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An 8-year-old boy came to an emergency department with complaints of severe difficulty in breathing for past 10 days with history of ingestion of foreign body (pearl) 10 days back. Chest X-ray showed the presence of a white round opacity at right paratracheal region [Figure 3]a]. Child was admitted at the hospital where rigid bronchoscopic removal was attempted by ENT surgeons but could not succeed as it was a rounded slippery object. Patient, when referred to Department of Pediatric Surgery, was in severe respiratory distress, so open surgery was planned. Right thoracotomy was performed. Right bronchus was approached by dissecting pulmonary hilum, and foreign body was removed by bronchotomy, which was a round bead (pearl) of size 2.8 cm × 1.9 cm [Figure 3]b]. Post-operatively, patient recovery was uneventful and the patient was discharged after 3 days.
|Figure 3: (a) Chest X-ray showing a round opacity at the right paratracheal region. (b) Right thoracotomy followed by bronchotomy showing a black round foreign body inside the right intermediate bronchus|
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| Discussion|| |
Aspiration of foreign bodies results in significant morbidity and mortality in children. The majority of foreign body aspirations occur in children <4 years of age. Immature dentition, poor food control, activity during feeding, and propensity to explore the environment orally are some of the reasons why children are susceptible to foreign body aspiration. 
There are three pathophysiological considerations for aspirated foreign bodies:
- The anatomy of the lodgment site
- The physical properties of the foreign body (size, shape, and composition)
- The local tissue reaction to the foreign body.
In a child in an upright position, the right-sided airways are direct entries from the trachea. The left main bronchus is smaller than the right main bronchus and is slightly angled. In a child in a supine position, material is more likely to enter the right main bronchus (46%), followed by left main bronchus (25%), trachea (13%), and larynx (3%). 
Once a bronchial foreign body is identified, rigid bronchoscopy is almost always successful in removal of the aspirated object. For affected children, care at a tertiary center with a full array of pediatric bronchoscopic and anesthetic equipment and expertise is highly recommended.
Stable children suspected of unilateral foreign body aspiration are all candidates for bronchoscopy. However, bronchoscopy should not be considered for:
- Upper airway aspirations, including laryngeal or pharyngeal aspirations presenting with upper airway obstruction signs and symptoms, including stridor, croupy cough, hoarseness, and aphonia
- Bilateral bronchial foreign body aspiration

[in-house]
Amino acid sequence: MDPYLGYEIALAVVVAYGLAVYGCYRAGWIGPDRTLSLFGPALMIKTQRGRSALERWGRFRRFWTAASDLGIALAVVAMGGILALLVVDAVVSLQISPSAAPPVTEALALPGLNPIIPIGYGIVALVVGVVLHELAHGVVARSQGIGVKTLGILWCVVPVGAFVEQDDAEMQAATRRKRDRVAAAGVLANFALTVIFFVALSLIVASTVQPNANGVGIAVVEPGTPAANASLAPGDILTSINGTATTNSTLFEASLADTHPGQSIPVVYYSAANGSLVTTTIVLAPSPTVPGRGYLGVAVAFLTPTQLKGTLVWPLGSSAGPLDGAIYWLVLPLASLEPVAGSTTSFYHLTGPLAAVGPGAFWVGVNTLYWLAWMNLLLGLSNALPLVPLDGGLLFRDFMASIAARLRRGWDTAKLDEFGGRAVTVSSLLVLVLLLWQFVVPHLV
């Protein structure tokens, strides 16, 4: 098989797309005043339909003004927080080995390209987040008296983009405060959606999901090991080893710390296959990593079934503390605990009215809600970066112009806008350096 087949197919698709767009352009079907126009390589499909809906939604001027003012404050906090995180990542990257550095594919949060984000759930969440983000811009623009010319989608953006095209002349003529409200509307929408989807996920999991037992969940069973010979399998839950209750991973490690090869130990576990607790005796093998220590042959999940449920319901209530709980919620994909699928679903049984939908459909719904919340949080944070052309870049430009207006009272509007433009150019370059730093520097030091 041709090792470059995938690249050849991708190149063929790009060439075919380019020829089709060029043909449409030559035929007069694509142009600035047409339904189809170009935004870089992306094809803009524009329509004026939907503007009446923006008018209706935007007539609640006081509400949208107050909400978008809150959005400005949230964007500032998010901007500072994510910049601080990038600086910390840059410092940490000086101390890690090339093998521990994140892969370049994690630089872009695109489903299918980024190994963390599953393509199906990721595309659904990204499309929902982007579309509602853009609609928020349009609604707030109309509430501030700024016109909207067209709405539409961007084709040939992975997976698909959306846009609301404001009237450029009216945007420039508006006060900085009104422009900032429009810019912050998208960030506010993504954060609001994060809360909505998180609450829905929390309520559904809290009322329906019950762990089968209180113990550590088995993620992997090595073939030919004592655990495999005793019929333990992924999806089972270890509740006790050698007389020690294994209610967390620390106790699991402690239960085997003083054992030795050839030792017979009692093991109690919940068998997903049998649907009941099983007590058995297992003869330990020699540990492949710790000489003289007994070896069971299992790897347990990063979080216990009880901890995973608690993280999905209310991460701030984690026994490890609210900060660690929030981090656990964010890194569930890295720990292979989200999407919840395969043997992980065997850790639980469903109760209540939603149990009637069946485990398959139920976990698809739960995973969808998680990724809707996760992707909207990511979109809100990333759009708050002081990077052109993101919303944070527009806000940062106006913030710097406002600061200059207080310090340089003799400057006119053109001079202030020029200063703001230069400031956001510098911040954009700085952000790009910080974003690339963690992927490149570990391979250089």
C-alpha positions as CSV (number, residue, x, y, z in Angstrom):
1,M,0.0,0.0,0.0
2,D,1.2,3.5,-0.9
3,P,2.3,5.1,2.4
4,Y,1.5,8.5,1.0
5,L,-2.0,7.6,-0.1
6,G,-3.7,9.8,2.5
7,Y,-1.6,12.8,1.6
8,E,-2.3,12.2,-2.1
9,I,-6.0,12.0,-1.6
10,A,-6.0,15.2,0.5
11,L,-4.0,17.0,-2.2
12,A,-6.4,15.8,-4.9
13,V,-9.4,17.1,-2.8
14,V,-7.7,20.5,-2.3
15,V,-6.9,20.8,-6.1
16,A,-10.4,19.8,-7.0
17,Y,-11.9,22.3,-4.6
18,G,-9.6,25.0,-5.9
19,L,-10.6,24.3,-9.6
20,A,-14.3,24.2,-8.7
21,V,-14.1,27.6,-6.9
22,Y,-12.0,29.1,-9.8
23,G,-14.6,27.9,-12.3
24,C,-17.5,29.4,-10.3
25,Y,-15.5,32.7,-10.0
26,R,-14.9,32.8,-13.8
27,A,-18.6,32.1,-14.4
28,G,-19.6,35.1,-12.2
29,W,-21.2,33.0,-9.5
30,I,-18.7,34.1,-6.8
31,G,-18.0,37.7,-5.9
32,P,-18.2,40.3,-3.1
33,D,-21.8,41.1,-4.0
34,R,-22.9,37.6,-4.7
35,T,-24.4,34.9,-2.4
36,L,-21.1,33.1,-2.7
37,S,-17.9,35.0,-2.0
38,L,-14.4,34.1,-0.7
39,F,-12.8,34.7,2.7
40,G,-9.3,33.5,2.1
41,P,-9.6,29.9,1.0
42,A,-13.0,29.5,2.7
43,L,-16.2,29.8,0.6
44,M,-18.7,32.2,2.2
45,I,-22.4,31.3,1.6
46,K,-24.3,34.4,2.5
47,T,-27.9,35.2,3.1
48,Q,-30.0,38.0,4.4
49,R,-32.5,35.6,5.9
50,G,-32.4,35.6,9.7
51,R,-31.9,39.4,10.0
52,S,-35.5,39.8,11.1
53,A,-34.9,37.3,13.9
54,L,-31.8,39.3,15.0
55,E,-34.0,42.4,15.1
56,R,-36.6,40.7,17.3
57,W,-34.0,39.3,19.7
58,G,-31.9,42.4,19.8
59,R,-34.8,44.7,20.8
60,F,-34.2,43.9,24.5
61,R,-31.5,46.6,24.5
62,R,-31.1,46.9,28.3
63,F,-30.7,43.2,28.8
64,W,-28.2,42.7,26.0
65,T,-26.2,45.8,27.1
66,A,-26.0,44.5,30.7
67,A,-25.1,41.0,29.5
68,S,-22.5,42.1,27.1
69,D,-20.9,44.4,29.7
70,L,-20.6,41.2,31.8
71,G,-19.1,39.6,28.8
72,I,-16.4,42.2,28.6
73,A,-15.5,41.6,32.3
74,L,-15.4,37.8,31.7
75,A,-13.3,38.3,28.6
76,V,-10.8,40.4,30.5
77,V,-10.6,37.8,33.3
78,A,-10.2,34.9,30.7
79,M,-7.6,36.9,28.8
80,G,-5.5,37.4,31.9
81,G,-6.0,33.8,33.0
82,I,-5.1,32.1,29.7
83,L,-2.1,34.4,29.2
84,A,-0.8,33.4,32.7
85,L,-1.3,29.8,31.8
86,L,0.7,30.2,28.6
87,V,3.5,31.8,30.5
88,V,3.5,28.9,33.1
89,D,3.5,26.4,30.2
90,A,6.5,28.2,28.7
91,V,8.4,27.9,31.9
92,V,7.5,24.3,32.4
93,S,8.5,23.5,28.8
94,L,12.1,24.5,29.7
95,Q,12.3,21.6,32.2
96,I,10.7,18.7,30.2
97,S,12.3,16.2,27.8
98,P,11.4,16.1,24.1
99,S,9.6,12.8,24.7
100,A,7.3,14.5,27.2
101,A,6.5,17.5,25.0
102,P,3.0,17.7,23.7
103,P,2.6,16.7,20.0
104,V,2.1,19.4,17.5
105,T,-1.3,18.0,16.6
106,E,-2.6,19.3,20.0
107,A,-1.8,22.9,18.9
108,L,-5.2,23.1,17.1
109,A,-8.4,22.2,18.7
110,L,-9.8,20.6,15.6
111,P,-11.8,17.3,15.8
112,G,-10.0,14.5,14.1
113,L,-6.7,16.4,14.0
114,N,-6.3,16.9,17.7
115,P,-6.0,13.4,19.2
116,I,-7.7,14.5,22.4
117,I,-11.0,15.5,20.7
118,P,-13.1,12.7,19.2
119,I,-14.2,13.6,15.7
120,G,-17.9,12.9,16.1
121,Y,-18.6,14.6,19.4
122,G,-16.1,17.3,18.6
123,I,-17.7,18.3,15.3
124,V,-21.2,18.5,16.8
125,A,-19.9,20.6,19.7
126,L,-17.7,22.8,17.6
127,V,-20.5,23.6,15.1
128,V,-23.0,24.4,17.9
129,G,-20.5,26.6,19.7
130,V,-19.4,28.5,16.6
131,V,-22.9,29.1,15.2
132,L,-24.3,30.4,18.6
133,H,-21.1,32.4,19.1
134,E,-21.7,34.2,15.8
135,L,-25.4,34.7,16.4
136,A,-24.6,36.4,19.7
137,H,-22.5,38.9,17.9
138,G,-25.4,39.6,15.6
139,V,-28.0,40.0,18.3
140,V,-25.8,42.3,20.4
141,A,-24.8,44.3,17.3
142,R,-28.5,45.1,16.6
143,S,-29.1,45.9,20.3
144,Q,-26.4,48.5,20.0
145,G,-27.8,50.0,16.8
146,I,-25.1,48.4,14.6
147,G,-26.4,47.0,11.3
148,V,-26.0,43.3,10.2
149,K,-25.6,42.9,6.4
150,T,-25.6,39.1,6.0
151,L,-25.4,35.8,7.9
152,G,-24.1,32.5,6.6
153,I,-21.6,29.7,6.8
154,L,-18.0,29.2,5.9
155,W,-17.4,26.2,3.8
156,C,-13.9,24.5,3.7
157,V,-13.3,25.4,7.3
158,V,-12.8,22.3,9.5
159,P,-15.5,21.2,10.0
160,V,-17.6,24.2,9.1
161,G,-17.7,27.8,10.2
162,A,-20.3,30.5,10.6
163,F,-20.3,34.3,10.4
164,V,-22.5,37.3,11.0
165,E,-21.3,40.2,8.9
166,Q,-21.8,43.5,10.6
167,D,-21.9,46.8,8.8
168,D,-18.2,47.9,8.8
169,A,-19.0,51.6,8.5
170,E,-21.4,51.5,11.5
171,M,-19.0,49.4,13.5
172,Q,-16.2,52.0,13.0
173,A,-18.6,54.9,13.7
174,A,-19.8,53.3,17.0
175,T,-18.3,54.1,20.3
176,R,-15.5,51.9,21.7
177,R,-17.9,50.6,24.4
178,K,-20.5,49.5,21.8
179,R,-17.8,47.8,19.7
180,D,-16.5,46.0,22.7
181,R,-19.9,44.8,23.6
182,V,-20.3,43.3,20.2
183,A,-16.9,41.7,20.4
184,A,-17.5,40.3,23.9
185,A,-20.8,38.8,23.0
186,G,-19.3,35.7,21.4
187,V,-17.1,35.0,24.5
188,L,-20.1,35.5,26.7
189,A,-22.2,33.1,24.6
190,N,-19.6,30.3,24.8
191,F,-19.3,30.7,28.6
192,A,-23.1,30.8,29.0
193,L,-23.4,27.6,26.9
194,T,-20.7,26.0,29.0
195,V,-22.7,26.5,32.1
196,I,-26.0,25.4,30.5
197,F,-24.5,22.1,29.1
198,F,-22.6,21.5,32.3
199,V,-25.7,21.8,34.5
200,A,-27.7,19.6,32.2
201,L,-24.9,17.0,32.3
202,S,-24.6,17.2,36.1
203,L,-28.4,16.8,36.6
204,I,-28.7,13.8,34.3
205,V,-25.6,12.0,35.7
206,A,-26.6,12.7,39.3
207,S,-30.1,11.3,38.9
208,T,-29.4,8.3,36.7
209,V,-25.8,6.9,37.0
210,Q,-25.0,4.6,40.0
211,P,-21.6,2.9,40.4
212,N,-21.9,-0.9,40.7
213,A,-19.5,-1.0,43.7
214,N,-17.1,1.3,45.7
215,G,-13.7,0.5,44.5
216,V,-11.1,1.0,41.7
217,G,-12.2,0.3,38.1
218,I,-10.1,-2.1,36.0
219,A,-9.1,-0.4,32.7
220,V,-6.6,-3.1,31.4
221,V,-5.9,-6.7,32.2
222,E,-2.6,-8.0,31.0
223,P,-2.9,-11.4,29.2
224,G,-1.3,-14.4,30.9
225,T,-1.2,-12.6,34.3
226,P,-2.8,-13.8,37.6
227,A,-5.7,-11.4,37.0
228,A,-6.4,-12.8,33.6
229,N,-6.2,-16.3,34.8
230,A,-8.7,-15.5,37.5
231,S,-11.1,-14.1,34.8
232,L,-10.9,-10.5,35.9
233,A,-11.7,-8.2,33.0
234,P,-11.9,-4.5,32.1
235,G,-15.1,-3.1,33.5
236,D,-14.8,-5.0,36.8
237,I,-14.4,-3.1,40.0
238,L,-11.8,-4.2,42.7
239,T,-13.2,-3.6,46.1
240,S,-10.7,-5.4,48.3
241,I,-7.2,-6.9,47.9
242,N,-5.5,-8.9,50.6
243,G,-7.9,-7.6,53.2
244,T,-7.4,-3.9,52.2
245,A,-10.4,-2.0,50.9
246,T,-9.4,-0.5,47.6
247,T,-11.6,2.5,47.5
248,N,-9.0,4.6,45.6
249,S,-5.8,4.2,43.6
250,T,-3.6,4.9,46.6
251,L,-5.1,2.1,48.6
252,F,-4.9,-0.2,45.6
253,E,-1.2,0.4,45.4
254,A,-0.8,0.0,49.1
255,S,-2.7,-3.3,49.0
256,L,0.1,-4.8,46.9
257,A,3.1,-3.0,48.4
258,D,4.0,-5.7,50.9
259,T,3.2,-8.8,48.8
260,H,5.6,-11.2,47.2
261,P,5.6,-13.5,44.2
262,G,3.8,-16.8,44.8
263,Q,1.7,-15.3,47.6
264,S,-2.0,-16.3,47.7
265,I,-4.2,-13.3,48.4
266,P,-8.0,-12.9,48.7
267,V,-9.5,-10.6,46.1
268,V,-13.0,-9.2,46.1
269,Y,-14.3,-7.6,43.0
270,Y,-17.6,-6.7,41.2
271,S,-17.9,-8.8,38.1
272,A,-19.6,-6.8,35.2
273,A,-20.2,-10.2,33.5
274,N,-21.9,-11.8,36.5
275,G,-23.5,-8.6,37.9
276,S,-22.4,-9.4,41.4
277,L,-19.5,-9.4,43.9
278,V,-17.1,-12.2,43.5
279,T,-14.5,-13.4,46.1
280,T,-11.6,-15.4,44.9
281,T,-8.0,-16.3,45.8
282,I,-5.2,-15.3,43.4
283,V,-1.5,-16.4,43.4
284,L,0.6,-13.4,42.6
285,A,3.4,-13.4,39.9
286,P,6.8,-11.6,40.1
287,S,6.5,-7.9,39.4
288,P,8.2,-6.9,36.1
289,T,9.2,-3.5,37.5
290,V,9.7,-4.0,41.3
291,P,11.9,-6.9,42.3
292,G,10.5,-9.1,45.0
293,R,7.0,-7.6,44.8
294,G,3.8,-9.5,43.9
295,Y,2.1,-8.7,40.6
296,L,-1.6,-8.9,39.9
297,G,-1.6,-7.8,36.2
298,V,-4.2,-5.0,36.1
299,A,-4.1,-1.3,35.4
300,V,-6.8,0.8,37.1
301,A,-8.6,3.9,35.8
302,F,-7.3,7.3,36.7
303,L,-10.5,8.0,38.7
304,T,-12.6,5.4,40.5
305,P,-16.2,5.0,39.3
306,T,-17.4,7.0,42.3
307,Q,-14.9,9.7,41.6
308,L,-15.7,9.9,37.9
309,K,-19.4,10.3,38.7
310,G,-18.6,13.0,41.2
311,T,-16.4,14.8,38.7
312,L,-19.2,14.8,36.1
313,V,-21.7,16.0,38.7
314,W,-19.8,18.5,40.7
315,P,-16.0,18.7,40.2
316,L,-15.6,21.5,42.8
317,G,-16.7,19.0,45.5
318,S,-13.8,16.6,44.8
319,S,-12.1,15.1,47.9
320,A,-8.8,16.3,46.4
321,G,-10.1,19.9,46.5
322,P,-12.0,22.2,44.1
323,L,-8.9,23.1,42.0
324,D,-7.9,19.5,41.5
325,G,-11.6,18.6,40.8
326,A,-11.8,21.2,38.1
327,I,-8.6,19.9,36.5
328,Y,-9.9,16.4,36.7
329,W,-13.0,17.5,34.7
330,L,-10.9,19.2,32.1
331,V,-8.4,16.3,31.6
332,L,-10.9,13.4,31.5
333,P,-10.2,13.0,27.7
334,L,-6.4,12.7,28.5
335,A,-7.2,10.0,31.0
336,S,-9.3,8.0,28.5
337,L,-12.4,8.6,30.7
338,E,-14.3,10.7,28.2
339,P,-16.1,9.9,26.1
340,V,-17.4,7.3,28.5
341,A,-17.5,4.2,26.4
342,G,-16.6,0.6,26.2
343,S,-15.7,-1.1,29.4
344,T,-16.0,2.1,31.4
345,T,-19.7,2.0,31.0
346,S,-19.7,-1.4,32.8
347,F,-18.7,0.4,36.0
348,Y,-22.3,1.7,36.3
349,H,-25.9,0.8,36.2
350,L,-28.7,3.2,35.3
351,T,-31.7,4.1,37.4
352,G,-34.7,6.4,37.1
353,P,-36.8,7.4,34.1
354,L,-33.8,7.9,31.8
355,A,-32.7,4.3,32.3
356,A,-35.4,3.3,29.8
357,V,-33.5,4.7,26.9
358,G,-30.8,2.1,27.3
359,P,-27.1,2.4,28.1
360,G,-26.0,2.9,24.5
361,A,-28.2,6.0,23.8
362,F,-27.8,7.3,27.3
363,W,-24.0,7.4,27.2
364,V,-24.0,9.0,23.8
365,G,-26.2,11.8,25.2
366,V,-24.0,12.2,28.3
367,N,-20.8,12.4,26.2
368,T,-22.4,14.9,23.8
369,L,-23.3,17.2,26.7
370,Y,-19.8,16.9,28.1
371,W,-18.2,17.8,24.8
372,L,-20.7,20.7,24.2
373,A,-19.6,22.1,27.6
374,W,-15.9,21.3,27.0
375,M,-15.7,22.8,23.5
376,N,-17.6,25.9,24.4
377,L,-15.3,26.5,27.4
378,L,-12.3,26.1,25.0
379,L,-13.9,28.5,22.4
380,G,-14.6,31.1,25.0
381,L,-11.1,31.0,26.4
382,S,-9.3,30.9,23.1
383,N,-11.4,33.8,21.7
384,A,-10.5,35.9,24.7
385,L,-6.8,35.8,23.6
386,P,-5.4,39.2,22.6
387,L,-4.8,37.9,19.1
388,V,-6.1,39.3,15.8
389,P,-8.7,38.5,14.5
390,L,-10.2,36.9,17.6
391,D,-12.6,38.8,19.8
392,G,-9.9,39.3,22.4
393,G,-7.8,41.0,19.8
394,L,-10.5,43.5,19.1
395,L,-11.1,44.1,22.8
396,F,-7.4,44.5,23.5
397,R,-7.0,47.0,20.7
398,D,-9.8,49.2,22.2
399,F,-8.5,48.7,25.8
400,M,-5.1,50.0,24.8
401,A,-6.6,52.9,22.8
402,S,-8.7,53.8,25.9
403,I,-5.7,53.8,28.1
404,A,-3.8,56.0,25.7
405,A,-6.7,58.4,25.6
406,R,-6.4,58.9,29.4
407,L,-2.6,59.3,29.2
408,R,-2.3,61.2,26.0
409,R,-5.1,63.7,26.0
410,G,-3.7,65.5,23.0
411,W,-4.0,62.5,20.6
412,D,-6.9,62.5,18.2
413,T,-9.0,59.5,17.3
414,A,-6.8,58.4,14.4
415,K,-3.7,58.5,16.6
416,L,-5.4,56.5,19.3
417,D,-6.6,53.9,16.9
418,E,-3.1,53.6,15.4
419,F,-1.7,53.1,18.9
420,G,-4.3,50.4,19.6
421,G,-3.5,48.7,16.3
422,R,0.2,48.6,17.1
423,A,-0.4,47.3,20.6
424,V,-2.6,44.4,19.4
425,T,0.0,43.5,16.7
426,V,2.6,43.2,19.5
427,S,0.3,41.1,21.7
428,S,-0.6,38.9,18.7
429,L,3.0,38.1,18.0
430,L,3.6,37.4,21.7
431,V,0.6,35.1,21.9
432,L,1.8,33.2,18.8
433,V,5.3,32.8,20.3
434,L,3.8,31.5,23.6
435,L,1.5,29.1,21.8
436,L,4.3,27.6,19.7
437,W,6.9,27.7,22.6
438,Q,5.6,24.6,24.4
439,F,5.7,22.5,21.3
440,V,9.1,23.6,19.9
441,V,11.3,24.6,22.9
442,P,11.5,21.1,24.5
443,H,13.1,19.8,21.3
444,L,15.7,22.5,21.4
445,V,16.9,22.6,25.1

- Clinically unstable children with decreased level of consciousness, airway compromise, respiratory failure (abnormalities of oxygenation and ventilation), or shock.
Our third case was unique as it was an iatrogenically displaced foreign body in the left main bronchus leading to severe respiratory distress. Foreign body with round and slippery surface may be difficult to remove by bronchoscopy and as in our patient failure to remove the foreign body leads the child toward respiratory failure. Open surgical removal in an emergency was the only choice in our case. Bronchotomy done in this case was proved to be lifesaving.
RRP is a disease caused by the human papilloma virus (HPV).  Warty growths in the upper airway may cause significant airway obstruction or voice change. RRP has a bimodal age distribution and manifests most commonly in children younger than 5 years (juvenile-onset RRP [JORRP]) or in persons in the fourth decade of life (adult-onset RRP).
HPV, the virus associated with cutaneous warts, genital condyloma, and cervical cancer, causes RRP.  While more than 20 types of HPV can cause genital warts, only two of these, HPV-6 and HPV-11, cause the vast majority of cases of RRP.  The disease associated with HPV-11 is more severe  thus, in children with HPV-11-associated disease, as many as 70% may require tracheostomy, compared with <20% of children infected with HPV-6.
The cause of JORRP is peripartum transmission of the virus from an infected mother. Vaginal delivery is a risk factor, but cesarean delivery is not completely protective.  The classic triad for increased risk of JORRP includes being firstborn, vaginal delivery, and having a mother younger than 20 years.  Suspected sexual abuse in children older than 5 years who acquire RRP. The mode of transmission of the virus in adults with RRP is unknown, but sexual transmission is probable.  In our case, the cause of RRP was not known.
Papillomas may develop anywhere in the respiratory tract, from the nose to the lung; however, 95% of cases involve the larynx. The sites of the respiratory system involvement have been described more completely for JORRP; 52% of children have only laryngeal involvement. The trachea is the next most commonly involved site. However, 31.8% of children had papillomas in areas outside of the trachea and larynx (e.g., oropharynx, nasopharynx, mouth, bronchi, and lung parenchyma). In our case bronchus was involved, which was a rare presentation.
Treatment usually involves repeated debulking of the warty growths by angiolytic laser or micro-debridement coupled with intralesional cidofovir therapy in patients with moderate or severe disease. ,,,, Although surgical management remains the mainstay therapy for RRP, some form of adjuvant therapy may be needed in up to 20% of cases.  The most widely accepted indications for adjuvant therapy are a need for more than four surgical procedures per year, rapid regrowth of papillomata with airway compromise, or distal multisite spread of disease.  Adjuvant therapies include photodynamic therapy, indole 3-carbinol, ribavarin, acyclovir, retinoid and interferon treatment appears to slow the rate of growth without curing the disease. ,,,,,,,
Endoscopic ablation by LASER is the best treatment. The use of micro-debridement using angled oscillating blades that incorporate suction and irrigation or the use of pulsed dye laser is now the preferred resection method at many centers. 
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[Figure 1], [Figure 2], [Figure 3]